"The authors examined the impact of regulation on investment under different levels of regulatory intensity among industrialized Organization for Economic Cooperation and Development (OECD) countries in the first decade of the 21st century," he wrote in a blog. "They found that regulation had a significantly negative impact and predicted that the US could face a similar outcome as a result of Title II regulation of broadband."

The report could renew the ongoing debate about Title II re-regulation in advance of court appeals that are pending.

— Carol Wilson, Editor-at-Large, Light Reading

sree 7/21/2015 | 10:46:56 AM
Re: Well... well said ... gud one
KBode 7/21/2015 | 8:21:20 AM
Re: Well... I've gotten relatively good at sniffing out farmed "science" and this study does indeed have an air of wishful thinking in the face of the realities on the ground (ie everybody's investing as normal and perhaps even more than normal after the rules were passed). Interesting analysis, and curious you couldn't get a response from the authors, thanks.
mroetter021 7/21/2015 | 7:49:14 AM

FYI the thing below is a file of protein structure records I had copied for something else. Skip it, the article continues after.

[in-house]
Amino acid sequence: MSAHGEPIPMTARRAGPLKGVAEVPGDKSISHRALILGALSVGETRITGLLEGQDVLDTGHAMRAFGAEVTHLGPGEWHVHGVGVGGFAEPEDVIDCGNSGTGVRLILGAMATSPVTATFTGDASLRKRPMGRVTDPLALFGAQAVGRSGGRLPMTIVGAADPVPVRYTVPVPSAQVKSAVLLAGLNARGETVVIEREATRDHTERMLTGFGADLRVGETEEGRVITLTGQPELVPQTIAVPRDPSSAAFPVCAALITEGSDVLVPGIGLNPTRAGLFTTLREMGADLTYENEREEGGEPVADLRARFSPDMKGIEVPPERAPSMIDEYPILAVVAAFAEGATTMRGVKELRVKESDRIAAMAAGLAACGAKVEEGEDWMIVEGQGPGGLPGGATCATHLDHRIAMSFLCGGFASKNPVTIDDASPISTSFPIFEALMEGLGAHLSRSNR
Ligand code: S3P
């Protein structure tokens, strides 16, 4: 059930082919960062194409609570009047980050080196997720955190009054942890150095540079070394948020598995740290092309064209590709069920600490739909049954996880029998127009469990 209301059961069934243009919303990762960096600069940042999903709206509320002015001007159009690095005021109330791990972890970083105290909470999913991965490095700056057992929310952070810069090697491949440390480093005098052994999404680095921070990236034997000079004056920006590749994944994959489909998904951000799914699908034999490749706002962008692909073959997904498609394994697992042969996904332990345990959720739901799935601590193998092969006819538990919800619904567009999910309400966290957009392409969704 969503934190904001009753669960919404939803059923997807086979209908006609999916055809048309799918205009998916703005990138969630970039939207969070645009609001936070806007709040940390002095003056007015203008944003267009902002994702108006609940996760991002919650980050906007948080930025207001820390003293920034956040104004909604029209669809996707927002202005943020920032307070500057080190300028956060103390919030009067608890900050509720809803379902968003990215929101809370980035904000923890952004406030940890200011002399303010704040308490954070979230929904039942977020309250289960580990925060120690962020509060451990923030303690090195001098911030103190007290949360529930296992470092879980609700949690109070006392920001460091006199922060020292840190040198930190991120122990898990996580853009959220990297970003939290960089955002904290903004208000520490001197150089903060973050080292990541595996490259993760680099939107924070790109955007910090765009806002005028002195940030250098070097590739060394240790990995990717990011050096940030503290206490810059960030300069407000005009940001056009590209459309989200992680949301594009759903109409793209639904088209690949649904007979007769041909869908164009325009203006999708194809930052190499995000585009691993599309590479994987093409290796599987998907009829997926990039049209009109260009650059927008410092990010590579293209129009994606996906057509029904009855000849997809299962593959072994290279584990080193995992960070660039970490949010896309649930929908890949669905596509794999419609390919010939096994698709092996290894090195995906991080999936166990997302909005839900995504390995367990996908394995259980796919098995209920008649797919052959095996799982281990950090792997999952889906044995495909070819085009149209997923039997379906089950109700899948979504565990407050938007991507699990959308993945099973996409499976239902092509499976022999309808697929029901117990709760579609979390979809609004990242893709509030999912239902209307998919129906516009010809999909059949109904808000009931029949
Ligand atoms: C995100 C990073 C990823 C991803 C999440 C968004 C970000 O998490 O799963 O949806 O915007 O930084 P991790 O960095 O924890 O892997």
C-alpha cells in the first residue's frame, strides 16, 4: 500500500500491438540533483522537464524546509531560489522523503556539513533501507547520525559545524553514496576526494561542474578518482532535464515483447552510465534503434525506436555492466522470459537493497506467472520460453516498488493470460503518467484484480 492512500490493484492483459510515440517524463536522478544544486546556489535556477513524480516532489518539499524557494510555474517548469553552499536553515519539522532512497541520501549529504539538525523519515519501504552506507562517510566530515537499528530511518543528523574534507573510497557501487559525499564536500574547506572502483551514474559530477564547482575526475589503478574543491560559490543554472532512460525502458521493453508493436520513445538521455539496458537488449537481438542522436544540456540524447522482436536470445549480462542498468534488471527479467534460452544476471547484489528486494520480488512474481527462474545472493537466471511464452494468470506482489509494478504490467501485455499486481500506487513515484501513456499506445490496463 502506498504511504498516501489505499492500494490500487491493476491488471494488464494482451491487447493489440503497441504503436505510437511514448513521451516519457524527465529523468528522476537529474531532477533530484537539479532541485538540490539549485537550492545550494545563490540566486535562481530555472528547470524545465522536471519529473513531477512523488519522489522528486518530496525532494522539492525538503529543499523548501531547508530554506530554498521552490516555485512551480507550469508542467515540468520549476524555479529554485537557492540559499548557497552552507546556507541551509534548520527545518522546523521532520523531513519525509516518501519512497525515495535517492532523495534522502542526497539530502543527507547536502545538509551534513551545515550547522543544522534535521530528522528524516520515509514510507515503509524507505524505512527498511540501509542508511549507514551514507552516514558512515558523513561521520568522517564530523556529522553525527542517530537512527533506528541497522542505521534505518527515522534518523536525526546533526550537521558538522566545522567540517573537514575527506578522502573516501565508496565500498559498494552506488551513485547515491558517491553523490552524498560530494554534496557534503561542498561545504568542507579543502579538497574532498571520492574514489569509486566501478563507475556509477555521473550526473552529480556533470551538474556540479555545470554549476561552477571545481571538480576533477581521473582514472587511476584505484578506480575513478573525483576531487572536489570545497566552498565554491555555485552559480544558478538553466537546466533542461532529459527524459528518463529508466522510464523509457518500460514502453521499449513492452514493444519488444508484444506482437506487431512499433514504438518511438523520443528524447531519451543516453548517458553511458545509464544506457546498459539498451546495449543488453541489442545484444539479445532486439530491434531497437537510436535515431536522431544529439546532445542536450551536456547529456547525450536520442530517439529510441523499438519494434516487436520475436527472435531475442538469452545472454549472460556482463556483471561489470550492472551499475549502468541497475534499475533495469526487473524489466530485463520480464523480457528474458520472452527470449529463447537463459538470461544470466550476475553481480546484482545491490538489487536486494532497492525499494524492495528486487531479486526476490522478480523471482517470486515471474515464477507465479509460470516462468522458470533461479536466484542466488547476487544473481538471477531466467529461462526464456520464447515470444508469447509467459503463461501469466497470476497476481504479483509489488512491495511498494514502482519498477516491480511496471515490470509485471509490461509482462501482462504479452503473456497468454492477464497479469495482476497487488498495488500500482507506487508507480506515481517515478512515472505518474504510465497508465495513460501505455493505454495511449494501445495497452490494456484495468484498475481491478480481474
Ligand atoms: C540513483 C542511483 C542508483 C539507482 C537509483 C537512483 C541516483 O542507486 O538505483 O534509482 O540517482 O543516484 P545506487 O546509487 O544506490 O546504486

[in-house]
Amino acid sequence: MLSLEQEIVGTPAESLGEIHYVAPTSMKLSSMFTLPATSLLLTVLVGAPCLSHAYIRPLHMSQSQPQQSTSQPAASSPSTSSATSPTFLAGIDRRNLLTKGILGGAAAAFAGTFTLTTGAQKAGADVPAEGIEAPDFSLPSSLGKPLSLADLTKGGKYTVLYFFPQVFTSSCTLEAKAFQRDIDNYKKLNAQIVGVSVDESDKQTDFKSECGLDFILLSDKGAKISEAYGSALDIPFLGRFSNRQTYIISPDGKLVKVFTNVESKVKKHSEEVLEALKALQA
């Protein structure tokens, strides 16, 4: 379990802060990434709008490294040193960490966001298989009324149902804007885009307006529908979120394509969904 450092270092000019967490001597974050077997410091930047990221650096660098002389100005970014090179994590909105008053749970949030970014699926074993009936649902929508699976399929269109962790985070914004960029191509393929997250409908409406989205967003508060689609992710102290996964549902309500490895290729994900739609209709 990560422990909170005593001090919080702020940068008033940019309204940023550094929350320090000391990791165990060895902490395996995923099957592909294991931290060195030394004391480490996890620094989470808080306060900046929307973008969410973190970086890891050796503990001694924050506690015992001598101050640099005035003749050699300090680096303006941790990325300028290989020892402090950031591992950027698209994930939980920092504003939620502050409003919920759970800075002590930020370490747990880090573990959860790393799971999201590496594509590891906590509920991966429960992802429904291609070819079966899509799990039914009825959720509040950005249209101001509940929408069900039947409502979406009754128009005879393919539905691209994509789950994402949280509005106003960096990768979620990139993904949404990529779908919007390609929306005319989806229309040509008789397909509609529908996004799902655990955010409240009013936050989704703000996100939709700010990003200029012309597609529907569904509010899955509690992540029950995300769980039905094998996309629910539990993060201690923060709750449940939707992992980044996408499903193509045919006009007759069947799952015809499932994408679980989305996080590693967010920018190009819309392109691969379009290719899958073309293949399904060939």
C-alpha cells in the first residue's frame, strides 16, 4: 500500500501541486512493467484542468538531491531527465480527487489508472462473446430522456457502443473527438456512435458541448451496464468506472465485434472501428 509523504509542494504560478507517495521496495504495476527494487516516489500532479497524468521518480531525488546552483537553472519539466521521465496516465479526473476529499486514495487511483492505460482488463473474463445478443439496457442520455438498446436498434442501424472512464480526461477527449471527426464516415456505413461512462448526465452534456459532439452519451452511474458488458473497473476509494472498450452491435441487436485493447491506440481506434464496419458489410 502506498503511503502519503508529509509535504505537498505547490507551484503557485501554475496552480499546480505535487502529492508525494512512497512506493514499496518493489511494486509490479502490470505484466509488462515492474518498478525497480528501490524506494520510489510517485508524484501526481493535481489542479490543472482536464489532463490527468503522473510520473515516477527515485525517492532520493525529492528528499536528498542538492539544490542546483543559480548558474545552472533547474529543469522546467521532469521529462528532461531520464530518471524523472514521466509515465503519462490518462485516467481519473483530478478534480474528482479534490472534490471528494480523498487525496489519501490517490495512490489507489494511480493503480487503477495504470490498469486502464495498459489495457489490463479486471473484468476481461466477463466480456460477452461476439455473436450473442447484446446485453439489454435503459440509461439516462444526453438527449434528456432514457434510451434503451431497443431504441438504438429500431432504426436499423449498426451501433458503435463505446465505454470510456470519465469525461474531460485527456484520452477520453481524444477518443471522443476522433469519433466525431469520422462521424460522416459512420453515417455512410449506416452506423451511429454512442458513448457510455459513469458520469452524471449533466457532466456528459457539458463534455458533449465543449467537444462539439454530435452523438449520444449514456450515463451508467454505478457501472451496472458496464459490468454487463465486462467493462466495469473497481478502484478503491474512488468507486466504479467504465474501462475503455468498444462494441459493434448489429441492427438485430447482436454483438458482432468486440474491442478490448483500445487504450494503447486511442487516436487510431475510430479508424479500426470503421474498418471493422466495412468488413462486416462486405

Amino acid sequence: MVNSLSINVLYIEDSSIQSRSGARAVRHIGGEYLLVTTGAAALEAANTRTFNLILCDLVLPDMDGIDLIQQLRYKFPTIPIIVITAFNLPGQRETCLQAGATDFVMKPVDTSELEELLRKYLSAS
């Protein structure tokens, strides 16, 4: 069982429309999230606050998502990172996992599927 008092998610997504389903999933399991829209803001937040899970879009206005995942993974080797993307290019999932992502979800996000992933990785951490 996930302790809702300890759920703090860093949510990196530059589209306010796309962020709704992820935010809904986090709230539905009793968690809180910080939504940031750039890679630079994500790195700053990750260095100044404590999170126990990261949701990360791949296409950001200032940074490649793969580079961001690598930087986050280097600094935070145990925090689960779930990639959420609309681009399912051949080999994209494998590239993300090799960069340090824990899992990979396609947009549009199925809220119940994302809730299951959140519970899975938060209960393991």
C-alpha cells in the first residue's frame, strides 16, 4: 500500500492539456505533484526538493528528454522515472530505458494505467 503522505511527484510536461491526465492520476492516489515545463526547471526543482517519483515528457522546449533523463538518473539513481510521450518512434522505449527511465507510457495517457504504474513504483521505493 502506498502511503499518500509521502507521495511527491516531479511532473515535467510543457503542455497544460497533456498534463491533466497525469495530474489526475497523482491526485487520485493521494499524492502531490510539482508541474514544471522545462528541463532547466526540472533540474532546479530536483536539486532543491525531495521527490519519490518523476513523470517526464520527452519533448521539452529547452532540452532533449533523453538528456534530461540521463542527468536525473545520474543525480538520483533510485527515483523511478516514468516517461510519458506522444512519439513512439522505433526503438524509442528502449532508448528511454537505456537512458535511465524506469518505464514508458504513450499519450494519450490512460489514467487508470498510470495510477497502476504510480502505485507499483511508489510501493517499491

Re: Well... The analysis by Drs. Hassett and Shapiro concluding that Title II will lead to a substantial reduction in broadband investment is logically flawed. Moreover it relies on a highly selective set of data while ignoring substantial independently verifiable evidence that contradicts its finding.  I have rebutted the original study by these authors from late 2014 (filed at the FCC by USTelecom) demonstrating these fatal flaws and omissions, and filed my conclusions with the FCC at  http://apps.fcc.gov/ecfs/document/view?id=60001044394 ("Title II and Broadband Investment: Spurious Correlations") and http://apps.fcc.gov/ecfs/document/view?id=60001112190 ("The FCC Got It Right").  The Hassett/Shapiro study was recently referenced in the paper from the same authors published by the McDonough School of Business at Georgetown University that reiterated its finding as an example of a broader thesis of a negative link between regulation and investment. AT&T supported the original study, but the authors state that the finding is theirs. I have contacted the authors on more than one occasion offering to discuss with them our respective findings to determine who is correct, but I have been met with a wall of silence. I note also that the valuation of a significant broadband operator Time Warner Cable (TWC) has increased substantially since February 2014 when Comcast launched its now abandoned acquisition bid, i.e. one year before the FCC's most recent Open Internet Order including Title II reclassification, and May 2015, a few months after this Order was approved, when Charter announced its bid for TWC.  You may draw your own conclusions about the connection between the real world and the validity and quality of the analysis behind the Hassett/Shapiro economic thesis as applied to Title II.